Letter of Support for the Green New Deal

The world’s populations are in peril because the ecosystems that support all living systems are in peril. Human behavior and activity have created an unprecedented spike in greenhouse emissions, pollution, and many other cumulative threats to the survival of life as we know it on our planet. Like many tragedies, this is a case of unintended circumstances.

Sixty years ago, Rachel Carson identified pesticides that were intended to improve well-being did just the opposite. Her research was so groundbreakingly profound that her book “Silent Spring” went on to provoke the passage of the Clean Air Act (1963), the Wilderness Act (1964), the National Environmental Policy Act (1969), the Clean Water Act and the Endangered Species Act (both 1972); and led to the establishment of the Environmental Protection Agency, in 1970. 1  While science supported her findings, not everyone agreed, and during these intervening decades we have continued to physically stress the environment that we rely on to survive and flourish. The threats faced by the world’s populations, ecosystems, and economies amplify an emergency surrounding us signaling the need for immediate action. The Green New Deal is one important step that our country must take to begin the transformation necessary to address this emergency.

While BNIM and other architecture and design firms across the United States and world have worked for decades through voluntary actions to improve the health and performance of our buildings and to lower the collective impact on global climate change, it is time for new policies to be enacted that will propel our country into a healthier and stronger future. BNIM joins the American Institute of Architects (AIA) in supporting the policies outlined by Congress and its committees in the proposed Green New Deal.

One of the clearest impacts resulting from the first signs of global climate change is the increasing frequency of intense weather systems across the globe. One need only look to the recent fires in California; hurricanes in Houston, Florida, and New Orleans; tornados in Alabama, Massachusetts, or Kansas; or other weather-related disasters to understand the need for the immediate actions recommended in the Green New Deal. Alarmingly, as inspiring (and challenging) as the policies in the Green New Deal may be, enacting every one of them will still fall short of the recommendations contained in the dire 2018 UN Intergovernmental Panel on Climate Change’s (IPCC) Fifth Assessment Report. This makes proactive action more profoundly necessary now.

As buildings account for nearly half of the human “footprint” on the planet’s surface, atmosphere, and waters, we recognize an unparalleled opportunity for design to offer clear solutions through the work we do and the decisions we and our clients make every day. The life of a building can best be measured by its collective impact on global carbon and greenhouse gas emissions: the embodied energy of building materials extraction, manufacturing, shipping, installation, and eventual demolition and disposal; operating traditional lighting and air conditioning and heating systems for human comfort and activity; and energy used by people to get to and from the buildings we use every day. At BNIM, we recognize that energy is more than just a utility bill, it is a global system of materials, operations, and access.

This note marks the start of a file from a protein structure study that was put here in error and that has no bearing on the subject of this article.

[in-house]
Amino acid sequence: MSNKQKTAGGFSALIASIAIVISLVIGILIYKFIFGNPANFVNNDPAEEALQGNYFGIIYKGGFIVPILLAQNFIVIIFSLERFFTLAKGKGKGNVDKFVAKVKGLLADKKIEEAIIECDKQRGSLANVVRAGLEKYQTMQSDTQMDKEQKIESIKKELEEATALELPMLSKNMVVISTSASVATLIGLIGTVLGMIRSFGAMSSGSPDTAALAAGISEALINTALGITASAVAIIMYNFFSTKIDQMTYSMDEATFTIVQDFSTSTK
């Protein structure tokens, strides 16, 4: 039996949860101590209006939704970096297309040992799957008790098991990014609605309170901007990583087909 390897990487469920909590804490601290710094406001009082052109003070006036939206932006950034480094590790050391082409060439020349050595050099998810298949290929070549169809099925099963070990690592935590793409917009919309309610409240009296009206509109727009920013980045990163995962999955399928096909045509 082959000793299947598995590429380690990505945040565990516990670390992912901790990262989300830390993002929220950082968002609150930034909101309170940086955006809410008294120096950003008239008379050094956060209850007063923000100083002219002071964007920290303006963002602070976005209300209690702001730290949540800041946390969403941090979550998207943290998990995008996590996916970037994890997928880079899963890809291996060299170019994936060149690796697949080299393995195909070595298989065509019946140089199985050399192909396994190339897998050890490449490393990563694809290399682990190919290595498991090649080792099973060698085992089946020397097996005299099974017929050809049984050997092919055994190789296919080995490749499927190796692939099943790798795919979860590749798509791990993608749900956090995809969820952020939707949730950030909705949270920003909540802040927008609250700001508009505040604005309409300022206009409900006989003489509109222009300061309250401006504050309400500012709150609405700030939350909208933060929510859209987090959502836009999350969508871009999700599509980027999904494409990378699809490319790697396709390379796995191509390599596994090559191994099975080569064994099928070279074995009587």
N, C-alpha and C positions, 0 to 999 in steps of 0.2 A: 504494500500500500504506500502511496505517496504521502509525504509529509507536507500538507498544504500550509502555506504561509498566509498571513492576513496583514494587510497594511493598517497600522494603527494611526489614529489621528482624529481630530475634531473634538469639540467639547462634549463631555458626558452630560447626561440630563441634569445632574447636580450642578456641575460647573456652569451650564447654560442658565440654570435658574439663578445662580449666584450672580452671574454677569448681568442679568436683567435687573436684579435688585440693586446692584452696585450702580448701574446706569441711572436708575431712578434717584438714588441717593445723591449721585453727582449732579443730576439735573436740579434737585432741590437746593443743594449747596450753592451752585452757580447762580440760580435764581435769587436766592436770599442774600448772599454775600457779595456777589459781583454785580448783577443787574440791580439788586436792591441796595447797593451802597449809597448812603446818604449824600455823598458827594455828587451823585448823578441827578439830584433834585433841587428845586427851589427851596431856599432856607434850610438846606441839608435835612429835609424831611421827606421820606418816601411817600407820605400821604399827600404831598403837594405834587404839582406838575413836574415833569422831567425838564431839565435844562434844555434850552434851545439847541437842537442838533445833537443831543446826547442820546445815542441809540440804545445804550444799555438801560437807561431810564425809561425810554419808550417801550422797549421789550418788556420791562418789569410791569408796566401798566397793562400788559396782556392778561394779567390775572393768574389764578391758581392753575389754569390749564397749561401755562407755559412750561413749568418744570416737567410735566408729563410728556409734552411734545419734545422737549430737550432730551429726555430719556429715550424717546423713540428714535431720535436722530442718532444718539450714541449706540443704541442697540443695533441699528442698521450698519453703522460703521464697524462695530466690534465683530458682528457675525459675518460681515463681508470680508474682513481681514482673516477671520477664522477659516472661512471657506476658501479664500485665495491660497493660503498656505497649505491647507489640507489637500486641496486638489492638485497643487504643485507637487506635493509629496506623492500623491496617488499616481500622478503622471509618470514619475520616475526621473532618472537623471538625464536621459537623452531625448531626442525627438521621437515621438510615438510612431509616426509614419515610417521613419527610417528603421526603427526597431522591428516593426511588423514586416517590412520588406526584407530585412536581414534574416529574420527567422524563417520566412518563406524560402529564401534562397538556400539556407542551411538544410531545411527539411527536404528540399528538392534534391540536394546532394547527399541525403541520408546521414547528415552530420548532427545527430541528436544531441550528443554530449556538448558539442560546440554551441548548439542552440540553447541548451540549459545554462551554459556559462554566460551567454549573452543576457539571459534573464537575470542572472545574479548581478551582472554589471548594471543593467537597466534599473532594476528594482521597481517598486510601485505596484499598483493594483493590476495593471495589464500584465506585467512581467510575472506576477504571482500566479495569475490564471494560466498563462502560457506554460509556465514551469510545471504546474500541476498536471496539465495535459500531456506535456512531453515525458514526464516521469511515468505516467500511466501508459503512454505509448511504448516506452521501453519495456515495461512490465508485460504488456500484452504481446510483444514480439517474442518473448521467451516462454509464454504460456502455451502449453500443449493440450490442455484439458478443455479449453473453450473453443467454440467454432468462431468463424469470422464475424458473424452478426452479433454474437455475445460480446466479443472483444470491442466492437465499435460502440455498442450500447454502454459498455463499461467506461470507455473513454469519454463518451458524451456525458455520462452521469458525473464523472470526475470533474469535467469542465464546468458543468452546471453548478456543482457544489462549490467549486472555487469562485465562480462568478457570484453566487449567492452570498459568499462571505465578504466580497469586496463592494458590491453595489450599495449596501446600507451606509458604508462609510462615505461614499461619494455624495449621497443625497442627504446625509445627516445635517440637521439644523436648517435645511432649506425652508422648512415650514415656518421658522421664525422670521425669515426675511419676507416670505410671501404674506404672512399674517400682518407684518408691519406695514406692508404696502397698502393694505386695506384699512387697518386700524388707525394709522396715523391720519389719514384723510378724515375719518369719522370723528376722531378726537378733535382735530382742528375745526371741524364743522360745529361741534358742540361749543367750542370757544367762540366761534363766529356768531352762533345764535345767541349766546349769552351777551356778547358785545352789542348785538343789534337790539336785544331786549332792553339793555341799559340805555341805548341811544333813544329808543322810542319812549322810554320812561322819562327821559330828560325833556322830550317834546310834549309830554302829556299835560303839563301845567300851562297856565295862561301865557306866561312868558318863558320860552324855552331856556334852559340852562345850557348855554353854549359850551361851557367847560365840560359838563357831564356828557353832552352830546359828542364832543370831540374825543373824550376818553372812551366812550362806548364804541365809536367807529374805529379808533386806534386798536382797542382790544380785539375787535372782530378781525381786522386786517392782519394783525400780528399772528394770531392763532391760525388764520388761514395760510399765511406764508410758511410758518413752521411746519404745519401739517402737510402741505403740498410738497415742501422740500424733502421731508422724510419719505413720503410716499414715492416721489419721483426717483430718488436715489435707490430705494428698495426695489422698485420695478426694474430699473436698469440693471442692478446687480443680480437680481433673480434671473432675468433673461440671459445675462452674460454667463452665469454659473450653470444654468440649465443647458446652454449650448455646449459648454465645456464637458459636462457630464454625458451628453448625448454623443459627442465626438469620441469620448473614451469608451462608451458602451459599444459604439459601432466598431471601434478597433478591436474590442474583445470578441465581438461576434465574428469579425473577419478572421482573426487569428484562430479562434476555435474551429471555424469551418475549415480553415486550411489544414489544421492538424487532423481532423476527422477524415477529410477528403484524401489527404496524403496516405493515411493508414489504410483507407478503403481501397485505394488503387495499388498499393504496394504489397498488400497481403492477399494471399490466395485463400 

BNIM has long been a thought and action leader in the green building movement, through our work in founding the AIA Committee on the Environment (COTE) in the late 1980s; supporting the development of the U.S. Green Building Council (USGBC) in the early 1990s; developing the concepts and partnerships which led to the Living Building Challenge in the early 2000s; and working with the International WELL Building Institute to assist in developing the prototype for a tool that would go beyond LEED and other programs to focus on the wellbeing of the occupants in the early 2010s. Through our ongoing participation as one of the first signatories to the AIA’s 2030 Challenge, BNIM has committed to achieve net-zero energy use in every project on the drawing boards by 2030.

The Green New Deal is an opportunity to shift our priorities and realign society’s behavior with nature and all natural systems. Contrary to popular belief, dense urban areas are the most efficient systems for human habitation in industrialized economies. Housing typologies, public mobility and transports systems, access to jobs and services, and more efficient distribution of utilities and other resources create efficiency and reduce environmental footprints for each inhabitant. The Green New Deal is an opportunity to leap forward in even the already most efficient systems and as well as those with more room for improvement.

As they say, “a journey of a thousand miles begins with a single step.”

1 - "The Right Way to Remember Rachel Carson," By Jill Lepore. New Yorker Magazine. March 26, 2018.